I'm just wondering why almost all nuclear reactions release energy, in a typical way, the mass defect is transformed into energy ? Is there a nuclear reaction that gains mass (resp. energy)? or most ...
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Nukes with cup-sized mushroom clouds

A few sequential questions: Is it possible for a nuclear explosion to be small enough to produce a 250-ml (one cup) mushroom cloud? If so, how much uranium would that take? How close to the ...
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Russian Doll Teller Ulam?

Can you trigger a thermonuclear explosion from a smaller thermonuclear explosion in a scaling way, so that starting from a small laser ignited fusion within a small fissile container, using the X-rays ...
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285 views

Is it possible to split baryons and extract useable energy out of it?

Since baryons (e.g. protons, neutrons) are composite particles it should be possible to split them apart. If so, is it then possible to extract useable energy out of the splitting of baryons in ...
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Electrical neutrality of atoms

How is it that atoms with equal numbers of protons and electrons are described as "electrically neutral" when the proton is 1,800 times more massive than the electron?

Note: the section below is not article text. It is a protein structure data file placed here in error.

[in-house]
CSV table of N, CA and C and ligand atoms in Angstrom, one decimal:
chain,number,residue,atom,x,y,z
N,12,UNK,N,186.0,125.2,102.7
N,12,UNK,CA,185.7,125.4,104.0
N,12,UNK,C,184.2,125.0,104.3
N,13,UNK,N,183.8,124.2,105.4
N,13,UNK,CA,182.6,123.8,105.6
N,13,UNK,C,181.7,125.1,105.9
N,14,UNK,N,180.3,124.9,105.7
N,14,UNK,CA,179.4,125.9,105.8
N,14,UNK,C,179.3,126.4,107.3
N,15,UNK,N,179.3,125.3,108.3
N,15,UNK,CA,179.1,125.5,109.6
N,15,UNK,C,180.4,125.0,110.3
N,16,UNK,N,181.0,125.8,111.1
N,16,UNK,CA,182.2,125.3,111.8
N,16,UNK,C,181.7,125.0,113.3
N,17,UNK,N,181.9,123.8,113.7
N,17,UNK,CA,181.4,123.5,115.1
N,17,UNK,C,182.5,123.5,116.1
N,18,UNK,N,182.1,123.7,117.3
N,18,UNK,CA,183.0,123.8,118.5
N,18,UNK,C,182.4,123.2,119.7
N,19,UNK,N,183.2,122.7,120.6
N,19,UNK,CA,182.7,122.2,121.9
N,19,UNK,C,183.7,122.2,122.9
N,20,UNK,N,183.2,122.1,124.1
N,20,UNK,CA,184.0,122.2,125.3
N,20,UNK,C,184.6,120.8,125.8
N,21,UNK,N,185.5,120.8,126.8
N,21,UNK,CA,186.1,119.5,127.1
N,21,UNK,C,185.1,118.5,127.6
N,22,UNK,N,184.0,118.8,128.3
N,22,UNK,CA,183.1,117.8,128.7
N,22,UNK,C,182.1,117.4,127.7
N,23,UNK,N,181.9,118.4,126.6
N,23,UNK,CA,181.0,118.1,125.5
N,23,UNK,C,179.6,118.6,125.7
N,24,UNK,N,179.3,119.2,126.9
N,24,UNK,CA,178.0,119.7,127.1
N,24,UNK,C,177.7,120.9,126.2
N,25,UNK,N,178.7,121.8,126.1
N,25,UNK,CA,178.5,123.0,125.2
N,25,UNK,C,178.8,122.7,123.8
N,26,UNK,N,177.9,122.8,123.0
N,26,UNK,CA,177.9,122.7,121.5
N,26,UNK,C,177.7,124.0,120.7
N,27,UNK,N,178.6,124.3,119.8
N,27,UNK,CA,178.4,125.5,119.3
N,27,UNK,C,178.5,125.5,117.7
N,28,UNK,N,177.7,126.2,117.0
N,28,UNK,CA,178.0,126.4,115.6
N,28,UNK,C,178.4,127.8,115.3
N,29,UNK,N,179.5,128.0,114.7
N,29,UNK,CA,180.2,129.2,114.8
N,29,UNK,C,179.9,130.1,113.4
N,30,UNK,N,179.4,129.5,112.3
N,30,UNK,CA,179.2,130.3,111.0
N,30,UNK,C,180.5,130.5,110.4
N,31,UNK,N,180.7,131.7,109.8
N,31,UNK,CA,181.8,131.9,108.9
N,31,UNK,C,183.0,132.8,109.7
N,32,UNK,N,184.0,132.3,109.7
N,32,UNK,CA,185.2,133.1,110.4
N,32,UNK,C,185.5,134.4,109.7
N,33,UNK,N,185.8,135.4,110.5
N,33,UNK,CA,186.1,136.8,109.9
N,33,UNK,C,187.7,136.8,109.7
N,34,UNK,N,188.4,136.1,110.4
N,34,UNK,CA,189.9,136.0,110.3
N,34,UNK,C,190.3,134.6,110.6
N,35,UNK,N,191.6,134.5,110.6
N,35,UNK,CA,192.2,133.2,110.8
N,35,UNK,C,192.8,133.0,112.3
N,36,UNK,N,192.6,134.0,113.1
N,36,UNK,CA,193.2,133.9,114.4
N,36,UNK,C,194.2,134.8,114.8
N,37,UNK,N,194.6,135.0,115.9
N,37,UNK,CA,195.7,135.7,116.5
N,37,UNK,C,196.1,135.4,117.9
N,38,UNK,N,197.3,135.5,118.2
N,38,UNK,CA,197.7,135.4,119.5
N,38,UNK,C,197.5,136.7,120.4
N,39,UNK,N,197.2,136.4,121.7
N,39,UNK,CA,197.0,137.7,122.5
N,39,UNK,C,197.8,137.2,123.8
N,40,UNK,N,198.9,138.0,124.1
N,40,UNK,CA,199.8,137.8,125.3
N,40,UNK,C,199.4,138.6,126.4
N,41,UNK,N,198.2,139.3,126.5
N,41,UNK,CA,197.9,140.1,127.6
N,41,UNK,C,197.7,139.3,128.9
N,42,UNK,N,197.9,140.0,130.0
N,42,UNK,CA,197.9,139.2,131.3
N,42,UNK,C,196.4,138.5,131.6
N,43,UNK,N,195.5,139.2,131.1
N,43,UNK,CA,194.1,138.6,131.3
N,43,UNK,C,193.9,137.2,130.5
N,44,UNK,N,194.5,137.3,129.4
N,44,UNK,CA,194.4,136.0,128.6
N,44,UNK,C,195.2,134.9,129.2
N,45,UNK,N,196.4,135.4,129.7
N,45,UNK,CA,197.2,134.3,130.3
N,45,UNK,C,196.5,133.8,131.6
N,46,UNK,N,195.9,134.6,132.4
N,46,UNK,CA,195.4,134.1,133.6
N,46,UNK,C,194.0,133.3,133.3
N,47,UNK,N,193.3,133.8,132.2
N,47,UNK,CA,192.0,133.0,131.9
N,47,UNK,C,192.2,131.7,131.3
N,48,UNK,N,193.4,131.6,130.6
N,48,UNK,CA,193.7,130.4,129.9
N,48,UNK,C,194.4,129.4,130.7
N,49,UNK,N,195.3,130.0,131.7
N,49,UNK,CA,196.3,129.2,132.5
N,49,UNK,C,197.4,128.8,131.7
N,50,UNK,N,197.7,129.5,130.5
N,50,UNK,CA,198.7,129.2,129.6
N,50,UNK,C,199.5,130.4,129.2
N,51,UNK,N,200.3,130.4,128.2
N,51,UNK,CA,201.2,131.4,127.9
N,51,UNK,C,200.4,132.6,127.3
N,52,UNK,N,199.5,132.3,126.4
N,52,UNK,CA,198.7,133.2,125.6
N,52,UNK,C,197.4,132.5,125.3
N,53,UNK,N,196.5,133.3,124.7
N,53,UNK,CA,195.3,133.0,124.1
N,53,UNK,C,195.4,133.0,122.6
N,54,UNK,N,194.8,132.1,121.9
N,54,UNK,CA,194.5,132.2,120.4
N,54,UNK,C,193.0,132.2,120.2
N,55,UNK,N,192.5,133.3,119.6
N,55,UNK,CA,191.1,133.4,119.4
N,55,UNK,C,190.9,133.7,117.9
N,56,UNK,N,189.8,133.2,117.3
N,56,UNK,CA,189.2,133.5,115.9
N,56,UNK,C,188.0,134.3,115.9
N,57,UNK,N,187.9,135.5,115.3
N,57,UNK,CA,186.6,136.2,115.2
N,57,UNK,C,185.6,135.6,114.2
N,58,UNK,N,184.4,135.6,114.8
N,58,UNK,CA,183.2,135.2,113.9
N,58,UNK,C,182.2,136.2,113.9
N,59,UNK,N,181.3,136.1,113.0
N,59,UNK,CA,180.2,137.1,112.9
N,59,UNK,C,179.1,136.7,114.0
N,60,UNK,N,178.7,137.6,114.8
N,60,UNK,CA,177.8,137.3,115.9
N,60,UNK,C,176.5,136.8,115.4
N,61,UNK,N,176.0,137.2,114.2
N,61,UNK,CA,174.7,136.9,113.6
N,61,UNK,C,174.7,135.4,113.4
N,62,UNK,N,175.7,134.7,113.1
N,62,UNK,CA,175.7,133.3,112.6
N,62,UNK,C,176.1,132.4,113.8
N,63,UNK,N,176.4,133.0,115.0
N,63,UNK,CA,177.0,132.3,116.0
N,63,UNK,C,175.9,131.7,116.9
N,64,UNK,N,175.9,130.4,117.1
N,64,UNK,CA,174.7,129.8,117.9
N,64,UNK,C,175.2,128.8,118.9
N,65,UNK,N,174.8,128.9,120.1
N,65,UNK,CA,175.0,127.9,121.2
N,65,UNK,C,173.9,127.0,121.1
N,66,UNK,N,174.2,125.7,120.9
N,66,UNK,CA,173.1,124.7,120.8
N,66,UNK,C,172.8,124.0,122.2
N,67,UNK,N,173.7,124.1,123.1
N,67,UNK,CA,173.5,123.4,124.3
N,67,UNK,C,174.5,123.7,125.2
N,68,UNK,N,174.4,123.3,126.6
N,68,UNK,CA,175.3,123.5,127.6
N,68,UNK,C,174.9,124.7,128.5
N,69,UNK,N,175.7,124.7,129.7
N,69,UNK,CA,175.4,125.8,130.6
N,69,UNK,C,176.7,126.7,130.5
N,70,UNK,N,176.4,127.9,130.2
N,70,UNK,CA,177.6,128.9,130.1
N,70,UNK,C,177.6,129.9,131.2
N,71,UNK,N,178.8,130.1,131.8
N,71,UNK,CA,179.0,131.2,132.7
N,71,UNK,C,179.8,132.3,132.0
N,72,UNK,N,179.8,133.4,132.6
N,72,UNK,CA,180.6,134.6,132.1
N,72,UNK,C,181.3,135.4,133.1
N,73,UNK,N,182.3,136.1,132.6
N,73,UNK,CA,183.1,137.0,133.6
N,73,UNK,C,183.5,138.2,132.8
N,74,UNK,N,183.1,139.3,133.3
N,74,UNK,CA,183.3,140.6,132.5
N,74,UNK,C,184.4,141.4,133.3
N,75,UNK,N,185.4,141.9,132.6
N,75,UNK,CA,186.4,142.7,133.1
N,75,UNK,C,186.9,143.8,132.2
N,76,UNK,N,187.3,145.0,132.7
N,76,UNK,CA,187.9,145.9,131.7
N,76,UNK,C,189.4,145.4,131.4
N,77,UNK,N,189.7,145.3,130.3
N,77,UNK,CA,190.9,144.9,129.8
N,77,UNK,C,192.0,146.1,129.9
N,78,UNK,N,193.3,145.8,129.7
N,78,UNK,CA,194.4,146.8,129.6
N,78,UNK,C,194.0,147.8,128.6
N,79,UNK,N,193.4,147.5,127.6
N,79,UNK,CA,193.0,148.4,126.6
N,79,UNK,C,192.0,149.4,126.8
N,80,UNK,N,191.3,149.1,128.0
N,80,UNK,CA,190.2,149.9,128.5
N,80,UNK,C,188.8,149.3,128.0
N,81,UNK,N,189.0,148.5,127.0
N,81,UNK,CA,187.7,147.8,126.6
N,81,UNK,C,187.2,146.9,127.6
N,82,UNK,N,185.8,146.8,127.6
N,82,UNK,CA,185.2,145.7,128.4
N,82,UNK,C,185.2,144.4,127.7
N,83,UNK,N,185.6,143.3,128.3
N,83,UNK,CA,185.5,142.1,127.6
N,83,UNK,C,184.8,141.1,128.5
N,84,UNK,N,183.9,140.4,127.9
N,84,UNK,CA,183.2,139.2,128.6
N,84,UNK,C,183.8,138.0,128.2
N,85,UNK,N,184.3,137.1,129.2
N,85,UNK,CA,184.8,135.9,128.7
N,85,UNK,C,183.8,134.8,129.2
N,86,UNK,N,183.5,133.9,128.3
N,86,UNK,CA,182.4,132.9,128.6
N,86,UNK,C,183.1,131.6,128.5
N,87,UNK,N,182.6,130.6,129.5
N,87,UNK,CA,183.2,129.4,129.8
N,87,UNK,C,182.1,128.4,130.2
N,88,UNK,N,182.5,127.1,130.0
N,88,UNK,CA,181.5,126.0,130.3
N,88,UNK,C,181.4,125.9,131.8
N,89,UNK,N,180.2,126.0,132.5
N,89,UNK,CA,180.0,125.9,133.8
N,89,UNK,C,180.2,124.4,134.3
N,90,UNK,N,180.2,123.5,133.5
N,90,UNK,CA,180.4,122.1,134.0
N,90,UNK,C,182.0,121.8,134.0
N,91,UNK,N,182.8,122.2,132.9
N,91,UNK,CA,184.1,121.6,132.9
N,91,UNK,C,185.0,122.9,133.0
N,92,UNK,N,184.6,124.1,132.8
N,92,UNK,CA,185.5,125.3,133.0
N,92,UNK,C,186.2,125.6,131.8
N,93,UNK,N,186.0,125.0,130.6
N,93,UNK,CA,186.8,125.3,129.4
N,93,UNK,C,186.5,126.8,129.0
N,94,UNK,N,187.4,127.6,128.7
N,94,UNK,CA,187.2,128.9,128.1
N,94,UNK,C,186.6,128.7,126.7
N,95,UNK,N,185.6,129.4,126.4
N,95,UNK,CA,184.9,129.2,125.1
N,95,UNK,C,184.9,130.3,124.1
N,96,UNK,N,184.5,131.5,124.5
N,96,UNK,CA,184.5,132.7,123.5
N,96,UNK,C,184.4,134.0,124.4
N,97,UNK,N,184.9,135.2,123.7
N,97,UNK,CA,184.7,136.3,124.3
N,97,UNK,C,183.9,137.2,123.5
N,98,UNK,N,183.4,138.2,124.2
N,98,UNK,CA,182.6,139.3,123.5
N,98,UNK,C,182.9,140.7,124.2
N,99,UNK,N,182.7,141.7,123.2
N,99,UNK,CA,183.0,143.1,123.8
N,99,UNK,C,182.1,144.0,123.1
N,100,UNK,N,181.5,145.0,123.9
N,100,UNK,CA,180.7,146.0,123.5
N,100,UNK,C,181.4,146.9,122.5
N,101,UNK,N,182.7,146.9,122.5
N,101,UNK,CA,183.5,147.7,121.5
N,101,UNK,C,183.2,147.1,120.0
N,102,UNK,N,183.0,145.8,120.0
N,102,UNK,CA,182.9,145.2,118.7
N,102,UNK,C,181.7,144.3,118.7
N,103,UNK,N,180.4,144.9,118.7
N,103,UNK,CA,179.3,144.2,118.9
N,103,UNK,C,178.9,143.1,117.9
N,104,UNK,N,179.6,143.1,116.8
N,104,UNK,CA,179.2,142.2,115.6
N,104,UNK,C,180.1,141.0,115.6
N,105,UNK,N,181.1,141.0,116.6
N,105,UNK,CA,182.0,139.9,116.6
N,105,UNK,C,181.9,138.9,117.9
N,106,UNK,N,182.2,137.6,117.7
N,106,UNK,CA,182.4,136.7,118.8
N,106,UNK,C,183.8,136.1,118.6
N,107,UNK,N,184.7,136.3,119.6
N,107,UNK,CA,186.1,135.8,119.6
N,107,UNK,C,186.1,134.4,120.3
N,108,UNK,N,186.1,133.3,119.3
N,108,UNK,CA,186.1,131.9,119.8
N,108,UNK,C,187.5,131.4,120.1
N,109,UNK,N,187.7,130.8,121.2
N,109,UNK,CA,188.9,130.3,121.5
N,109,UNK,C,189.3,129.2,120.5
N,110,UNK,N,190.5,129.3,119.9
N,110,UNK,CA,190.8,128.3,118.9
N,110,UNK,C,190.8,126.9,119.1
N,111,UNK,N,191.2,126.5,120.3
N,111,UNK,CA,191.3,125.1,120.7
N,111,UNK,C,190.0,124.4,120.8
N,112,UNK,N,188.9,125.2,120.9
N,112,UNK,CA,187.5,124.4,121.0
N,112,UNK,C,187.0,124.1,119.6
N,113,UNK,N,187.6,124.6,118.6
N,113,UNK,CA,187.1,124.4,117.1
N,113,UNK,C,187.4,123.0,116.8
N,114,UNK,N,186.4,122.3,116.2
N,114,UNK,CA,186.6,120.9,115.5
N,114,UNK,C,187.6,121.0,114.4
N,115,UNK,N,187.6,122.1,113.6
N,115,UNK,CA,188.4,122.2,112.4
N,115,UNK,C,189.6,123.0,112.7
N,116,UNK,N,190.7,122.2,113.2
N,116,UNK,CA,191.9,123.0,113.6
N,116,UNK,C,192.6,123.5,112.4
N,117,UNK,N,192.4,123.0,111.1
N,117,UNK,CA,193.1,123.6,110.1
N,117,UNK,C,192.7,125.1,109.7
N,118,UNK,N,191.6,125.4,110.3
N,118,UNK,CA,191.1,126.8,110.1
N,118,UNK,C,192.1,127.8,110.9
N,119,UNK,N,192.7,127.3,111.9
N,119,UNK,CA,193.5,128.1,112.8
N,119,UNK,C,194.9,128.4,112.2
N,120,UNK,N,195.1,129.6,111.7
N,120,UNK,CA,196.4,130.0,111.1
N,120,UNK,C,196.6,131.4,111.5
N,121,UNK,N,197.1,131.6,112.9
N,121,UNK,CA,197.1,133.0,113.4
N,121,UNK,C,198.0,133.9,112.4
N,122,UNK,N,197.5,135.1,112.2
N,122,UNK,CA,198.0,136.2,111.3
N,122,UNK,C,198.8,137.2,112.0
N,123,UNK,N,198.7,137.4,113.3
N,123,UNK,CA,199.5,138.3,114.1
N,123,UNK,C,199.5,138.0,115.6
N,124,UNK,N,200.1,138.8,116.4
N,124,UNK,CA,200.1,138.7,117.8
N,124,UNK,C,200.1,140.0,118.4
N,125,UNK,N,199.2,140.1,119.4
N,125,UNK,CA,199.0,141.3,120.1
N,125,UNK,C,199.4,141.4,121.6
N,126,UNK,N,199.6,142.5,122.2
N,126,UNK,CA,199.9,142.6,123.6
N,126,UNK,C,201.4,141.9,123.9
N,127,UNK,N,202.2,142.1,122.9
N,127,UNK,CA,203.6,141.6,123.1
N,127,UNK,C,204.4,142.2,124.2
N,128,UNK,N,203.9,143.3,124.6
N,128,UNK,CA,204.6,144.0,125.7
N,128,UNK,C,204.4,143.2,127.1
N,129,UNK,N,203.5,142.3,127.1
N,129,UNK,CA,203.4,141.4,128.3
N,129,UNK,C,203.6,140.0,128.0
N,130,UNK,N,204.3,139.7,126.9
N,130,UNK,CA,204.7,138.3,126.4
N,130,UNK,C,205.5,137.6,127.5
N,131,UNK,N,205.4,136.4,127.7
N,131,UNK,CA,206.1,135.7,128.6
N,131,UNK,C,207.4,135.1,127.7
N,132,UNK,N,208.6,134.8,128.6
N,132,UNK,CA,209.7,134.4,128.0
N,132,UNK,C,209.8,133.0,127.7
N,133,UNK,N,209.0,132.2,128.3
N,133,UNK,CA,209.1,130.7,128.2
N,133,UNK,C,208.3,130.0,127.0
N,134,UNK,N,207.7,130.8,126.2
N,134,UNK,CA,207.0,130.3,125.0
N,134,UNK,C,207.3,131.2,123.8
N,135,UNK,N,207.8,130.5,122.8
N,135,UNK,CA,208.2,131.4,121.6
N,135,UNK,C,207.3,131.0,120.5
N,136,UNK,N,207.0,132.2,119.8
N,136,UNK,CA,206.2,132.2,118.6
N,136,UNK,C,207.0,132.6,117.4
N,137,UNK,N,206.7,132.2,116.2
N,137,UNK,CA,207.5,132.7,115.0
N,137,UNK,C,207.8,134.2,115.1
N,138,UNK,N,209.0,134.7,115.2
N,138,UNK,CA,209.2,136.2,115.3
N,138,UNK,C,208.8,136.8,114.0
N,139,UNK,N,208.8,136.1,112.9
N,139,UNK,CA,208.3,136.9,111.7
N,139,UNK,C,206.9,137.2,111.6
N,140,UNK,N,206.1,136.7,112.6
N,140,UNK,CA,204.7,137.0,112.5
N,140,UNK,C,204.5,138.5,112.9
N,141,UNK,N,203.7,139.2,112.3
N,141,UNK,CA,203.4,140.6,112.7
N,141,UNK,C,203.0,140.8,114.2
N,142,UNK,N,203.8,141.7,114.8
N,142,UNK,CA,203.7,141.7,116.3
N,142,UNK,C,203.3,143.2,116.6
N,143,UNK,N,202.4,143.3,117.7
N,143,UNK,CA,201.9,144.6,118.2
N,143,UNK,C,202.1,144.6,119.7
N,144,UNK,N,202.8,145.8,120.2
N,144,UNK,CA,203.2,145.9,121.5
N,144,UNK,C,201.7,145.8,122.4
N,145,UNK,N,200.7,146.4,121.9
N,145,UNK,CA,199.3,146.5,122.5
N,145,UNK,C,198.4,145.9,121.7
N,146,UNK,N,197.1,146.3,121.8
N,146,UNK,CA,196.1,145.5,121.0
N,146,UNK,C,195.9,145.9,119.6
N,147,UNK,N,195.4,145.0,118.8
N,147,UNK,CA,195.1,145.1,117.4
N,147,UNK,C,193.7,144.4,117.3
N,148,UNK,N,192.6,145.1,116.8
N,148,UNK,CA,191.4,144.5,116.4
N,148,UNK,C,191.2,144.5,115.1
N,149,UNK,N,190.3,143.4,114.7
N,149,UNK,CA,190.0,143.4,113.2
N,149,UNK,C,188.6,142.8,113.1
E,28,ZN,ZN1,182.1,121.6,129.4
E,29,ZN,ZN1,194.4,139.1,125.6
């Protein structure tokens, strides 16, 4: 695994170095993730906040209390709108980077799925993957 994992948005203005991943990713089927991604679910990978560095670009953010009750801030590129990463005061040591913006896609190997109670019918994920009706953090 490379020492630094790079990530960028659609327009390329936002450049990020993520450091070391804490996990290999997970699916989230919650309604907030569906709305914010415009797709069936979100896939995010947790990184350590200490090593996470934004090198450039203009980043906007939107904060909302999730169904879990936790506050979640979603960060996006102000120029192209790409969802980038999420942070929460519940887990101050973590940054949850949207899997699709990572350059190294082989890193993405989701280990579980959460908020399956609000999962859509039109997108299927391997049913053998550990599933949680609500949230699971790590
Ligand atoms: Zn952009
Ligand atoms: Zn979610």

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How many years will the nuclear resources of Earth last for generating electricity?

We have plenty of nuclear reactors around the world. They are consuming nuclear resources of the Earth. Nuclear elements are scarcer than the other elements, aren't they? When are we going to run out ...
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Nuclear physics problem, Why do we use high weight atomic elements?

So as far as I know, nuclear fission uses high weight atomic elements to manufacture power. If the risk of runaway reactions are a major reason for not expanding this technology, why don't we use ...
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Harmlessness of a pure alpha decay particle

From my high school physics class I remember that there are some particles which exhibit pure alpha decay (i.e. alpha decay to there stable isotope), like Po-210, Po-211 and Bi-209. What I also know ...
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Nuclear physics Radioactivity

90Sr has a half life of 28.5y. It is chemically similar to Ca and enters the body through the food chain and collects in bones. It is a serious health hazard. How long in (years) will it take for ...
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Would it be possible to detect nuclear explosion on exoplanet?

How strong would have to be nuclear explosion on exo-planet that orbits some other star for it to be detectable outside of that system. Or it would be impossible due to amount of radiation coming from ...
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Can Deuterium undergo a nuclear fusion without the presence of Tritium?

I've been reading about fusion fuels for a while now, and I understand that in Lithium-Deuterium fuel, the neutrons from the fission reaction bombard the Lithium to produce Tritium and the D-T ...
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How does a noseblow counter detect alpha radiation?

After working in air fed suits,operatives are required to give samples from their nasal passages by blowing their nose into a tissue,which is then counted in a noseblow counter. How does this work?
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How much energy can be extracted from hydrogen?